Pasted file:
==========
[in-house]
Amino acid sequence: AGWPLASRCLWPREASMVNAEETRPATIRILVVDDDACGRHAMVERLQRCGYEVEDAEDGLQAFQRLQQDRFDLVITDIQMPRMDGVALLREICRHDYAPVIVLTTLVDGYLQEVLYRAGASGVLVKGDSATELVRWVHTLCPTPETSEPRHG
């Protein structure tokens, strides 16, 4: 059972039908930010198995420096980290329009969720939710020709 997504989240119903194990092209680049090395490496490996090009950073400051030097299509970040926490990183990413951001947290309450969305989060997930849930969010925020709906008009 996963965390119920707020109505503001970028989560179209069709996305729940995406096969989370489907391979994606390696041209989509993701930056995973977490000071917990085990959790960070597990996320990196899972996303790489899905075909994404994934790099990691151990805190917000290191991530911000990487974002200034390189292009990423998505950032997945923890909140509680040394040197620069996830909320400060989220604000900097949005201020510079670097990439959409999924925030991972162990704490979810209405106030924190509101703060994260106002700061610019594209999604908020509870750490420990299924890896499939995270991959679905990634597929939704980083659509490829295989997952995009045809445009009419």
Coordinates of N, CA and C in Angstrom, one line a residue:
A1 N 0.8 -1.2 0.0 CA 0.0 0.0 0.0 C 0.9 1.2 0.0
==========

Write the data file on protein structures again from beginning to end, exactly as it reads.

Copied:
[in-house]
Amino acid sequence: AGWPLASRCLWPREASMVNAEETRPATIRILVVDDDACGRHAMVERLQRCGYEVEDAEDGLQAFQRLQQDRFDLVITDIQMPRMDGVALLREICRHDYAPVIVLTTLVDGYLQEVLYRAGASGVLVKGDSATELVRWVHTLCPTPETSEPRHG
């Protein structure tokens, strides 16, 4: 059972039908930010198995420096980290329009969720939710020709 997504989240119903194990092209680049090395490496490996090009950073400051030097299509970040926490990183990413951001947290309450969305989060997930849930969010925020709906008009 996963965390119920707020109505503001970028989560179209069709996305729940995406096969989370489907391979994606390696041209989509993701930056995973977490000071917990085990959790960070597990996320990196899972996303790489899905075909994404994934790099990691151990805190917000290191991530911000990487974002200034390189292009990423998505950032997945923890909140509680040394040197620069996830909320400060989220604000900097949005201020510079670097990439959409999924925030991972162990704490979810209405106030924190509101703060994260106002700061610019594209999604908020509870750490420990299924890896499939995270991959679905990634597929939704980083659509490829295989997952995009045809445009009419």
Coordinates of N, CA and C in Angstrom, one line a residue:
A1 N 0.8 -1.2 0.0 CA 0.0 0.0 0.0 C 0.9 1.2 0.0